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The Diverse World of “Dabs”: A Closer Look at Cannabis Concentrates

 In Blog, Science

BY GAURAV DUBEY (LEAD STAFF WRITER, THE MEDICAL CANNABIS COMMUNITY; CO-FOUNDER/PRESIDENT, KARMIK)

The world of cannabis concentrates is as diverse as it is powerful and potent! There are various different types of concentrates, each with a unique name, flavor, texture and cannabinoid/terpene profile. As if the choices weren’t endless enough when it comes to flower or edibles, the realm of cannabis concentrates (sometimes called “dabs”, “wax” or “shatter” to name a few—and we’ll discuss each of them in this piece) is often an added dimension of complexity and confusion for many new patients. From solventless options like rosin to solvent-based hash oils, such as butane hash oil, this piece will dive into the various extraction methodologies, types of concentrate and their benefits so the reader has a better understanding of what’s out there.

Solventless Concentrates versus Solvent-Based & Solvent-Free Cannabis Extracts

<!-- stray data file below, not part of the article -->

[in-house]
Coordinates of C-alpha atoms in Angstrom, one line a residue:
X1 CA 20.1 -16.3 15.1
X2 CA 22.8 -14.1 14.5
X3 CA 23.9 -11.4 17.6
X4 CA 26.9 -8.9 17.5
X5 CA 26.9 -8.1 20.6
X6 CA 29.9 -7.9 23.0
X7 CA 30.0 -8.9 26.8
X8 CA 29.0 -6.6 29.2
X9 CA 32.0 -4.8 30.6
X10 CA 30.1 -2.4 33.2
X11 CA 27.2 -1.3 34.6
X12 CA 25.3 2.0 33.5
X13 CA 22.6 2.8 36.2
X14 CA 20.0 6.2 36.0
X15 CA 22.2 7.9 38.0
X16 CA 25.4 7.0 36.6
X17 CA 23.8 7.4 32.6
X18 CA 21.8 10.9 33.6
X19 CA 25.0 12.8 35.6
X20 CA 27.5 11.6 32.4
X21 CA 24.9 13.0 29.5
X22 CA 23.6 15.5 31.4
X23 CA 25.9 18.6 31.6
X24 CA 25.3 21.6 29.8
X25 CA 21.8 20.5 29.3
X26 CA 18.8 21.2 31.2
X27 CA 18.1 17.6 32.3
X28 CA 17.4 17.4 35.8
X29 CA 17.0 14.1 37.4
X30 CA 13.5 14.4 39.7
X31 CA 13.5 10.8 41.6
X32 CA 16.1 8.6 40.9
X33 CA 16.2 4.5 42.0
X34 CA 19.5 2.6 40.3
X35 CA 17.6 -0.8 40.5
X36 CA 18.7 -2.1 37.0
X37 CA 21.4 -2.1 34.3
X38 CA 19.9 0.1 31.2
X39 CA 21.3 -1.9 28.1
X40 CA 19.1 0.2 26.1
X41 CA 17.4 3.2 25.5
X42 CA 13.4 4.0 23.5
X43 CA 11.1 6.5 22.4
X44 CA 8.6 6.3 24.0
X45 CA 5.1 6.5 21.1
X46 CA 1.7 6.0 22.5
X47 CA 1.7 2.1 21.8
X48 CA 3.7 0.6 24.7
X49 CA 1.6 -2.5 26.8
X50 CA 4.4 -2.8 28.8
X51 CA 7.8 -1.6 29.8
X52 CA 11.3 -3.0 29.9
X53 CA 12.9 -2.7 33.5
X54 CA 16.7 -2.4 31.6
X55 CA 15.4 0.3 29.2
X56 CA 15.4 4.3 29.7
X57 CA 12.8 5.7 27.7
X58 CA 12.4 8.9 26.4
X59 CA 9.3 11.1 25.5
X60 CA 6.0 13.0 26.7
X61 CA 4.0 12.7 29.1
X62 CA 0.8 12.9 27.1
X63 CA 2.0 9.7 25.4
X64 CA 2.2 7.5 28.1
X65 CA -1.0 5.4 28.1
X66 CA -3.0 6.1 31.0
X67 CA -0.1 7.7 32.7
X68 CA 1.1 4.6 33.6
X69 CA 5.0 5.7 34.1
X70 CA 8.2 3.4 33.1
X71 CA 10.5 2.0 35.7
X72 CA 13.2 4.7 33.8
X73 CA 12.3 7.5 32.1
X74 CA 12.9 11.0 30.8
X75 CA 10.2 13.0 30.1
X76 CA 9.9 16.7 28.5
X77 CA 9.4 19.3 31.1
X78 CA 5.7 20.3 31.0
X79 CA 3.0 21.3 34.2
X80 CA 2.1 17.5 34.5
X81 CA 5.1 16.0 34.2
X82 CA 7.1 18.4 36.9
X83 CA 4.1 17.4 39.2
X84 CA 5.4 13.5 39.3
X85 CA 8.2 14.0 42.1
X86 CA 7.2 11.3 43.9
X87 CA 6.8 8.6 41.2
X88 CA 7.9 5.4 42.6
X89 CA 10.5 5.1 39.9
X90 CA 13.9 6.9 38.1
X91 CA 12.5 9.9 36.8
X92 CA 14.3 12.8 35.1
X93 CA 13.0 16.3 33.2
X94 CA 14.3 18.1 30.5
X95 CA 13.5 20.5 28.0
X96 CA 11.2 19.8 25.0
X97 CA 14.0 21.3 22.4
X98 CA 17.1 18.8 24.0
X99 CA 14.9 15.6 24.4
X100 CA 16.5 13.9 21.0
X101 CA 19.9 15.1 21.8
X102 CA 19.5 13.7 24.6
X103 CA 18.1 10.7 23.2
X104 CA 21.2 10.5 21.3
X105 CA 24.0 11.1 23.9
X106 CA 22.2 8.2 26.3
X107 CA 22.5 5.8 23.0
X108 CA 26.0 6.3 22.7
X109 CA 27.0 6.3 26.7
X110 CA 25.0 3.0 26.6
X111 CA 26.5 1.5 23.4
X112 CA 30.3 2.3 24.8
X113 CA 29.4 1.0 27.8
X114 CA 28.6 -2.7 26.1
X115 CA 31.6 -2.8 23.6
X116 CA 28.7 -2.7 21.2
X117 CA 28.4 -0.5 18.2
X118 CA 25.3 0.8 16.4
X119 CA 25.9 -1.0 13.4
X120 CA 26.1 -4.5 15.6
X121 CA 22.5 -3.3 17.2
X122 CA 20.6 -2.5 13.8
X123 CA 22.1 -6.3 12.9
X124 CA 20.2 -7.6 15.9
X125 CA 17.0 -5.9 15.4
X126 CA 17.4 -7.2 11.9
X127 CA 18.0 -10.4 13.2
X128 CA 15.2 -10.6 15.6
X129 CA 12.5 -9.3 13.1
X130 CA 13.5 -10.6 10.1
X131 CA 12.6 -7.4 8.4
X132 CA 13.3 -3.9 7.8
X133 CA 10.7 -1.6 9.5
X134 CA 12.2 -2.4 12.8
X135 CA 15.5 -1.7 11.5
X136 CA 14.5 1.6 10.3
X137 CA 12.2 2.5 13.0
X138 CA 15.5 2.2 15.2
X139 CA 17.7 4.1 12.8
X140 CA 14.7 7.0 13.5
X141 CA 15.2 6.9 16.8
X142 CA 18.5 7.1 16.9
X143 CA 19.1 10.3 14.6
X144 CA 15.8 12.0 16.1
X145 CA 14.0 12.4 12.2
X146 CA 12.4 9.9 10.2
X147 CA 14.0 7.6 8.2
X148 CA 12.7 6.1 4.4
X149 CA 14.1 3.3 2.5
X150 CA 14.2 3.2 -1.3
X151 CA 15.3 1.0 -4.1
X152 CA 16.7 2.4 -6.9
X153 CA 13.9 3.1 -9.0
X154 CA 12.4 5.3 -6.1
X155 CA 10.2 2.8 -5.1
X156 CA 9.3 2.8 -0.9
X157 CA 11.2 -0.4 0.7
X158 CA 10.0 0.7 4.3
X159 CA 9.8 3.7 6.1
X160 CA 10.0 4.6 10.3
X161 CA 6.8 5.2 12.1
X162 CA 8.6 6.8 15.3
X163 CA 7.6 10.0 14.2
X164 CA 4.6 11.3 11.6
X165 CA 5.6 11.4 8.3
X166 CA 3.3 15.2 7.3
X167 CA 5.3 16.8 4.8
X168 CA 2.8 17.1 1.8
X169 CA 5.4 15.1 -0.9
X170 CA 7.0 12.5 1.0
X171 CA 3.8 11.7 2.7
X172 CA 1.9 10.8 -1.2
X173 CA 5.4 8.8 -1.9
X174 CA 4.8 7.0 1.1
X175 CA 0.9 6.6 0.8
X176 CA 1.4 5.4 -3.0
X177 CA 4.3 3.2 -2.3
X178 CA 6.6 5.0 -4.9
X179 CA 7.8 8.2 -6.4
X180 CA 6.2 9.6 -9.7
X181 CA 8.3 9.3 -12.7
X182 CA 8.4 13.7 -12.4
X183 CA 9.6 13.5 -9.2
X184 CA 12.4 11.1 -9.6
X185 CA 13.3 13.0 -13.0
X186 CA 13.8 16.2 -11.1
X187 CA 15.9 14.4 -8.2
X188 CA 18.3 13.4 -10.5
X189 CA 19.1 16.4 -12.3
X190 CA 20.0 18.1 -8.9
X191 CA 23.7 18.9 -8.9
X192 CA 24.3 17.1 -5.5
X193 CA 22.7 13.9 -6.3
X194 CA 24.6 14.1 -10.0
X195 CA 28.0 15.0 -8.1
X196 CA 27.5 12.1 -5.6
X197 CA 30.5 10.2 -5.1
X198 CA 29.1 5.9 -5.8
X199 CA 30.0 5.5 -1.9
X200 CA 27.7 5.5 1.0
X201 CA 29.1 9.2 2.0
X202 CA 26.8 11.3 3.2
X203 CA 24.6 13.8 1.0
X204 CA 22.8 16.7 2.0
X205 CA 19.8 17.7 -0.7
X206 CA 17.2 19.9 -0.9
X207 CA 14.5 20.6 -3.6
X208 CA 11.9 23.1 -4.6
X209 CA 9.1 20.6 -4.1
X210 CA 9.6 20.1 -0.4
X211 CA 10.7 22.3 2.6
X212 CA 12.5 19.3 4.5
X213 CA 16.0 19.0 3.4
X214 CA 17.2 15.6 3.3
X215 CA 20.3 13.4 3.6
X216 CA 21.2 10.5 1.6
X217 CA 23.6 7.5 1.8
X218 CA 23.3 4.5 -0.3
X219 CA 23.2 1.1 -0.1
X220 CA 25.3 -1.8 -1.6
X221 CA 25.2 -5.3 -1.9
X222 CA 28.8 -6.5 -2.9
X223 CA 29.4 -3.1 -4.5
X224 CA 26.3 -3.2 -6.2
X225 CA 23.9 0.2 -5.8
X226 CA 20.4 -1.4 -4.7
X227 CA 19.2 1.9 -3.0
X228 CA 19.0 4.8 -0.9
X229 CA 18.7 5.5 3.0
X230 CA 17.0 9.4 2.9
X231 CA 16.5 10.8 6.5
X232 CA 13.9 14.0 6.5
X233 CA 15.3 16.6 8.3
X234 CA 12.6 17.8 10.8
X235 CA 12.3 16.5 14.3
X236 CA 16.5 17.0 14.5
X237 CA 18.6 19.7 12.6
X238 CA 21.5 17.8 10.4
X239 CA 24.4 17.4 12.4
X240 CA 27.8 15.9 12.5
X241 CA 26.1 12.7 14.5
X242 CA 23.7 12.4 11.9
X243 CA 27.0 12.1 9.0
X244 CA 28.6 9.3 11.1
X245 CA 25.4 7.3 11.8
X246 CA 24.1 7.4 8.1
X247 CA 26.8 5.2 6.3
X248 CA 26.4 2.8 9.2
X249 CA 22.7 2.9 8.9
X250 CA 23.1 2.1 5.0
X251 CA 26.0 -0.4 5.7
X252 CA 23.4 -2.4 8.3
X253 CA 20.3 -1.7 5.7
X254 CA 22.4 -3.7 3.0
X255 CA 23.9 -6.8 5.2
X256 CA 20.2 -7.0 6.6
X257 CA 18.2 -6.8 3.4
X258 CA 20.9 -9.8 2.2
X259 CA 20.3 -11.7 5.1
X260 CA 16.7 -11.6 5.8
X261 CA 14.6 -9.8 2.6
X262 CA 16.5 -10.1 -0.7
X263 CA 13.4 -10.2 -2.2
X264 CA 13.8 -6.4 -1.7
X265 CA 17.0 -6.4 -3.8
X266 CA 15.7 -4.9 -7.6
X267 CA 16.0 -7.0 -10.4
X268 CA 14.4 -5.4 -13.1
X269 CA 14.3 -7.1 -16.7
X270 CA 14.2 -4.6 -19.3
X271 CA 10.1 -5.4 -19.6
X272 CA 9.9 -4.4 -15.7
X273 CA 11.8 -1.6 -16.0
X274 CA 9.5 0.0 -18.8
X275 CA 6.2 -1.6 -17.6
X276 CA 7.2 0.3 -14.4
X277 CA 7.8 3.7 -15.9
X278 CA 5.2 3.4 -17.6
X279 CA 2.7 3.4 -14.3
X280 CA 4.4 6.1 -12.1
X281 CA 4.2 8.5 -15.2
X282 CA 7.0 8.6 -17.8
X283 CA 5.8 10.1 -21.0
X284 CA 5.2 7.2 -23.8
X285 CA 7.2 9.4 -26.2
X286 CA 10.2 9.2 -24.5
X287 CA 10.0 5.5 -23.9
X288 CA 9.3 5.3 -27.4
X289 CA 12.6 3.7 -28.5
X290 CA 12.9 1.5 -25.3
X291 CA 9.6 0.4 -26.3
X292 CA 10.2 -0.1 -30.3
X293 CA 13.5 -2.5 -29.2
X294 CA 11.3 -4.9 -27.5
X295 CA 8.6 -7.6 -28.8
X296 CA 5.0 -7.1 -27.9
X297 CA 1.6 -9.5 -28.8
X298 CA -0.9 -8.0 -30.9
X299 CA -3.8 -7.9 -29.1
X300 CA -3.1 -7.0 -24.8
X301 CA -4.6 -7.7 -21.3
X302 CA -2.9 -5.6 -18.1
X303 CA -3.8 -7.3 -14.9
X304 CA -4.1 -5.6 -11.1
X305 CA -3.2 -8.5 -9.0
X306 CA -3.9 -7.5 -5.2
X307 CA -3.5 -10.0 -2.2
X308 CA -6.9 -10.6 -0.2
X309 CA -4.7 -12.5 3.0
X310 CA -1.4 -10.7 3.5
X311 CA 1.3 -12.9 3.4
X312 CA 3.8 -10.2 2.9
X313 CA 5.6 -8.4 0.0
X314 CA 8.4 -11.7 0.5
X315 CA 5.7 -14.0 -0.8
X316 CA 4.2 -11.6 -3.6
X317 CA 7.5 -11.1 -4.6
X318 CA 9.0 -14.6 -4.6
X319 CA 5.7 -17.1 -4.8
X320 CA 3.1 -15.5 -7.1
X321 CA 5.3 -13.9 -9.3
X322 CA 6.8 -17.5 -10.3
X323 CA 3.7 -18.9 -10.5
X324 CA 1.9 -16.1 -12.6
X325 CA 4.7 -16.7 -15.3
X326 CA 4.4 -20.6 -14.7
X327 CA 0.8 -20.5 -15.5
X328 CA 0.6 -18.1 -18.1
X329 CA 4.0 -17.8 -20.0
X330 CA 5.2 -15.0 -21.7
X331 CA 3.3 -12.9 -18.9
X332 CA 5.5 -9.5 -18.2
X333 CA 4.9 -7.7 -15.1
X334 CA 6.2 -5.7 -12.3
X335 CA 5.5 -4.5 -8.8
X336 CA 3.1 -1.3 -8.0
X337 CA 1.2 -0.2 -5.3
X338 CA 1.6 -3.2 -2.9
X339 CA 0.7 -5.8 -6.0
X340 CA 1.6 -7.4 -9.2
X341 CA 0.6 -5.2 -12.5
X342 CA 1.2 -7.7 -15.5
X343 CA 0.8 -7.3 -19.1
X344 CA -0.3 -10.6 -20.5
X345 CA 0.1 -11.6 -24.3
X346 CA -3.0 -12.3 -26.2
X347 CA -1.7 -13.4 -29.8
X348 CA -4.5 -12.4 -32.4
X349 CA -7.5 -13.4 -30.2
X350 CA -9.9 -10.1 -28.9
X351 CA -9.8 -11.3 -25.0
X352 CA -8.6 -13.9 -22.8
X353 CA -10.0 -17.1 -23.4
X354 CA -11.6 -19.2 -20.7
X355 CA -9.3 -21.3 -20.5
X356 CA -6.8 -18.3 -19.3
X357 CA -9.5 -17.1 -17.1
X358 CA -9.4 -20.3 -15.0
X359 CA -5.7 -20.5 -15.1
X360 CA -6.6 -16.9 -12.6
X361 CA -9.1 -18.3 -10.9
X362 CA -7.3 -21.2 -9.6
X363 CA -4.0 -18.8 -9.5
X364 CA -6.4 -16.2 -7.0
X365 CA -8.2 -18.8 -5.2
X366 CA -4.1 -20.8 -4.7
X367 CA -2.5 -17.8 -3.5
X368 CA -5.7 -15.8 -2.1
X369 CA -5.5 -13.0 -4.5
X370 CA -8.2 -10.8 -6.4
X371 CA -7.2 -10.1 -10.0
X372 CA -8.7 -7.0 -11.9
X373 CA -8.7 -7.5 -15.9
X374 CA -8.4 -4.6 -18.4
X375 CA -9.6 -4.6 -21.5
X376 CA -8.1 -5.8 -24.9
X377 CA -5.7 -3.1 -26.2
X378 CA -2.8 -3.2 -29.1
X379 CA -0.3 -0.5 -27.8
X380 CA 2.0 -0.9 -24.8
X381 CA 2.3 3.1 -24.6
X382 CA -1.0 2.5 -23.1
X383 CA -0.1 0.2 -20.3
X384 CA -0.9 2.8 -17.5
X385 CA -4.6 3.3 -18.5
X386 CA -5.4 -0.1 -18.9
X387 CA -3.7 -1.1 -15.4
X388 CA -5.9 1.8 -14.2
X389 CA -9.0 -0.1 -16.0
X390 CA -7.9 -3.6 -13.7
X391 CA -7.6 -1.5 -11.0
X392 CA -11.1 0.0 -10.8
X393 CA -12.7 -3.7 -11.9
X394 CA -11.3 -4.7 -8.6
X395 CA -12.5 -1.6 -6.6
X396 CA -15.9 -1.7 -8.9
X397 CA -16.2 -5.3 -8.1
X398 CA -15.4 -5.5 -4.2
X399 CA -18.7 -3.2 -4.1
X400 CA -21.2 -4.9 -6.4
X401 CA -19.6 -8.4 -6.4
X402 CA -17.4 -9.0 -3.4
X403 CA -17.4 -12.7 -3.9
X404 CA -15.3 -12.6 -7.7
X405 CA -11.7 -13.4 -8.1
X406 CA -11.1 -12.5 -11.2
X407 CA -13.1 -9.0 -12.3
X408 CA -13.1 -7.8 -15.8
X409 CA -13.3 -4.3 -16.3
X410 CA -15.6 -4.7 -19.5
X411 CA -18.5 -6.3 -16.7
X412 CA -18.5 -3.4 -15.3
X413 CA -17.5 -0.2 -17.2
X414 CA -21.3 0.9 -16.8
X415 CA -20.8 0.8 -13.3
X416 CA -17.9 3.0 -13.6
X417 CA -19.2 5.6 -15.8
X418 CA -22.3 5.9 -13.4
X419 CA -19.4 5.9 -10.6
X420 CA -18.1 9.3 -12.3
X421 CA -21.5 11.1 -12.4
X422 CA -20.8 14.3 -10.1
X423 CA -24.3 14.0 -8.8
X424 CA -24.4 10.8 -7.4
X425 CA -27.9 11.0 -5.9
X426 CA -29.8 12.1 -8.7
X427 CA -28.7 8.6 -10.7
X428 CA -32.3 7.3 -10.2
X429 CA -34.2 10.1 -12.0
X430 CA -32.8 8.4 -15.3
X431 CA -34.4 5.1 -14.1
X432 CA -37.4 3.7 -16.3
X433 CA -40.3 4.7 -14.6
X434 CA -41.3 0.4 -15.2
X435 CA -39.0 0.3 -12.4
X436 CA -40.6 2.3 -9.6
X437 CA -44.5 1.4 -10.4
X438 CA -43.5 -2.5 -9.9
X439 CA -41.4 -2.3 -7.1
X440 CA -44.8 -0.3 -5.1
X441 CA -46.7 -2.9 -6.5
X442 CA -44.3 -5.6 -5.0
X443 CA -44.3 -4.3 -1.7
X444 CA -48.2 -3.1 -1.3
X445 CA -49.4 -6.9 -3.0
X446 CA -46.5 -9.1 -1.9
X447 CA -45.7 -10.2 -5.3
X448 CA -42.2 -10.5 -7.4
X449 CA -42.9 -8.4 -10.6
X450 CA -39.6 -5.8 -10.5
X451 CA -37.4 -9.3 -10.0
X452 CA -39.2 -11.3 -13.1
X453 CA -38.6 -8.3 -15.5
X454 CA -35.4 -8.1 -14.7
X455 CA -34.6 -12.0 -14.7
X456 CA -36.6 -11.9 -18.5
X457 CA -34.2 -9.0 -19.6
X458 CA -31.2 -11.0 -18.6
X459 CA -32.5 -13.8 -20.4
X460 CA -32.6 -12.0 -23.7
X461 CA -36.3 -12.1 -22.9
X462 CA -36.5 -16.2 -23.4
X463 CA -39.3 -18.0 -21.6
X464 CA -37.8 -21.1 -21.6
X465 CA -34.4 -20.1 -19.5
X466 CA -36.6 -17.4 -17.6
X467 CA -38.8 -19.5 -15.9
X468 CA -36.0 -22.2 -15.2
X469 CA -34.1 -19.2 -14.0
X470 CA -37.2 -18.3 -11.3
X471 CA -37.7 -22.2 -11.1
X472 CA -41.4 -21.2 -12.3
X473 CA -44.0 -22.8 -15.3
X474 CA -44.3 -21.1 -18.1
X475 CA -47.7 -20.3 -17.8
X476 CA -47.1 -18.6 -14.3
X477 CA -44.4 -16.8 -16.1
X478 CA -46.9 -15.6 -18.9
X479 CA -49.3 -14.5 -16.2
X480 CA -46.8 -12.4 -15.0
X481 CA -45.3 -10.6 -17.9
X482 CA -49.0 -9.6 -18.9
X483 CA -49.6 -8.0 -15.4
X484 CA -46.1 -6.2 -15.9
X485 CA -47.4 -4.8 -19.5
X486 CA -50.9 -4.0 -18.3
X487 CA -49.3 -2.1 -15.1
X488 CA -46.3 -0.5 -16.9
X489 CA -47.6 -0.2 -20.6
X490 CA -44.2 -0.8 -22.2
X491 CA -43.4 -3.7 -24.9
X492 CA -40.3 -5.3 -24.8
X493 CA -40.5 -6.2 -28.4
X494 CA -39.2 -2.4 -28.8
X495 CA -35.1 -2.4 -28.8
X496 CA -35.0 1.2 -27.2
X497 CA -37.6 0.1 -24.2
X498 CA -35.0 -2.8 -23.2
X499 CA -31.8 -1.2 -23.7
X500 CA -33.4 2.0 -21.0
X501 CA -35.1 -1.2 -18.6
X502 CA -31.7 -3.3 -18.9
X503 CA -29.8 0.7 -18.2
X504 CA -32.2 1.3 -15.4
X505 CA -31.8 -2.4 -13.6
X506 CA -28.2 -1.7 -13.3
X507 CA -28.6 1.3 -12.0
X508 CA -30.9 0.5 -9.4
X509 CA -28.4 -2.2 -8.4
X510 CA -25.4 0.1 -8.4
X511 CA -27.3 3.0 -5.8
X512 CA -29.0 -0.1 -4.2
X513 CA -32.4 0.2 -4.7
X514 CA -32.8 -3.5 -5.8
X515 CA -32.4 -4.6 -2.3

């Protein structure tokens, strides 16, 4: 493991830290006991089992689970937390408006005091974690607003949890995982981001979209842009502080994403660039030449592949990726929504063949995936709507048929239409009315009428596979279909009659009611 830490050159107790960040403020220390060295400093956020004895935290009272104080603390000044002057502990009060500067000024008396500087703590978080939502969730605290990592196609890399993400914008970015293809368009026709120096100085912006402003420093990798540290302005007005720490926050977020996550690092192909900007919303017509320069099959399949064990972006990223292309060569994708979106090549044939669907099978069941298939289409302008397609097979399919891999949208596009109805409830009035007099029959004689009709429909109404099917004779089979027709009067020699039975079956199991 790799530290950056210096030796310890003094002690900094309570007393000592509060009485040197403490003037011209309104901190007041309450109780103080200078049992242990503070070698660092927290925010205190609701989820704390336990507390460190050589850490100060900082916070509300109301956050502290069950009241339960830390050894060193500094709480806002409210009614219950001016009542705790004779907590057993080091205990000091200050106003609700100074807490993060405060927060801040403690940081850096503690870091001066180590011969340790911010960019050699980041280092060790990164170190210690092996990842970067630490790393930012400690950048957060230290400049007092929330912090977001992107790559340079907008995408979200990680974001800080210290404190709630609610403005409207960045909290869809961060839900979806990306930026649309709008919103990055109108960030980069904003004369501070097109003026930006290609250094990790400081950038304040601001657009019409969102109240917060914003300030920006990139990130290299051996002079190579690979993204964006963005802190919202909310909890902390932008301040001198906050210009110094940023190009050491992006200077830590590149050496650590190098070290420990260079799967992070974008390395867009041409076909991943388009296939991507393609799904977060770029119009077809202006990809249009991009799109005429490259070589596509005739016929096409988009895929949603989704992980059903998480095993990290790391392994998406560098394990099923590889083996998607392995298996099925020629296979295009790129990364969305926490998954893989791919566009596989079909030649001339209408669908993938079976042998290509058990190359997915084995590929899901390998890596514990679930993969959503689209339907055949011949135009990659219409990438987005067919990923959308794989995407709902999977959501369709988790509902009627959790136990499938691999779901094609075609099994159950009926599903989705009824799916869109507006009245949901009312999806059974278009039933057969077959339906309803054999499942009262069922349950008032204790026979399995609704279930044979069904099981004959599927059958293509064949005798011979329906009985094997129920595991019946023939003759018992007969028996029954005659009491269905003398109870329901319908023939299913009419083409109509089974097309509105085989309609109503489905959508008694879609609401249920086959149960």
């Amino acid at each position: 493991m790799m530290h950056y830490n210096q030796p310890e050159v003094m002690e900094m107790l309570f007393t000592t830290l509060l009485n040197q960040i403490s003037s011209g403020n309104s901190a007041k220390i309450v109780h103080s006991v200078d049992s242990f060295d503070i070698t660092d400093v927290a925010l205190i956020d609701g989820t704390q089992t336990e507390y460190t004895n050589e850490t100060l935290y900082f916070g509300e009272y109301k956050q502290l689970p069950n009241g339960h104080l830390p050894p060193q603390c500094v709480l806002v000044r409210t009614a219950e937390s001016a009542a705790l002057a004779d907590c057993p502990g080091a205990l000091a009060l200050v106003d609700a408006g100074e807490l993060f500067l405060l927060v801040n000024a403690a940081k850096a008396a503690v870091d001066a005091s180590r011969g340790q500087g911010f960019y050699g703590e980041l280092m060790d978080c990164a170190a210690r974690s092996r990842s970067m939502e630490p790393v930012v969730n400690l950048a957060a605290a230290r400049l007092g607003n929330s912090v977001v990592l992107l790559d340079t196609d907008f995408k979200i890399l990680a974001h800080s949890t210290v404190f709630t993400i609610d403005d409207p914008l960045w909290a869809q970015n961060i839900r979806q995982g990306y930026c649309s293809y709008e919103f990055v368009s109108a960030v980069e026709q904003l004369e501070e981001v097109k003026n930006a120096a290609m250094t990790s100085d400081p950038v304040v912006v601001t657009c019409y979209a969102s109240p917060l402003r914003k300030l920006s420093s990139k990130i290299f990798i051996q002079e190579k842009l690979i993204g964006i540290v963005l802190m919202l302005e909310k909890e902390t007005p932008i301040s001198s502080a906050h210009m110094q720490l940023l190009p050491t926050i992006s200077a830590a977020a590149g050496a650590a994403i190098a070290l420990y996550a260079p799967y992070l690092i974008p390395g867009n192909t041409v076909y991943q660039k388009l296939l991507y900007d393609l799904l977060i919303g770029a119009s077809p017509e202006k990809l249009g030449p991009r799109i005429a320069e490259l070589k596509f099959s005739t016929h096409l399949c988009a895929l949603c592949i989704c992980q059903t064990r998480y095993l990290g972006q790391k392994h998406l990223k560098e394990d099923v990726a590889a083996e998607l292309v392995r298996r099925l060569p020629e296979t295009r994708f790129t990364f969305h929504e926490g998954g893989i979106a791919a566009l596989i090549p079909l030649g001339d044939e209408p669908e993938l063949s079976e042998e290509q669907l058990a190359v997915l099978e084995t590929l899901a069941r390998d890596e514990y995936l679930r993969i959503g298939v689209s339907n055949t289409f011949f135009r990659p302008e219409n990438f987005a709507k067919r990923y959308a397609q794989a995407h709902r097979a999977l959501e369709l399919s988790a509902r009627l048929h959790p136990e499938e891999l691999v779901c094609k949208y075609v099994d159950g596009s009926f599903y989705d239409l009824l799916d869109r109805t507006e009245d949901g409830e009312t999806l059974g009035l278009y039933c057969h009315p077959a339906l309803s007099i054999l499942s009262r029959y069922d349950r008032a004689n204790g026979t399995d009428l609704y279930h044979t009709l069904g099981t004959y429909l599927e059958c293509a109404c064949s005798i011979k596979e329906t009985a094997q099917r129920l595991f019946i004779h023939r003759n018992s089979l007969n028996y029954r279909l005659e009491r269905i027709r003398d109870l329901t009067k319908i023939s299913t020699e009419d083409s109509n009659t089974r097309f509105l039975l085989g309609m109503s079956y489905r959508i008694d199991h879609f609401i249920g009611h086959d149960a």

Cannabis concentrates can either be created without the use of solvents (known as “solventlesss concentrates”) or they can be extracted with solvents such as butane, propane, CO2 or alcohol (referred to as “extracts”). The use of CO2 is particularly interesting because it leads to a solvent-free product, as the final extraction contains no more CO2. It is important to distinguish this from solventless concentrates since a solvent is still being used. Further delineating and distinguishing the different types of concentrates are the various different parts of the cannabis plant used. This article will explore the various types of cannabis concentrates through the context of the two very different methodologies. We will begin by discussing the creation of solventless concentrates, which include: kief, various types of hash and rosin (to name some of the most common).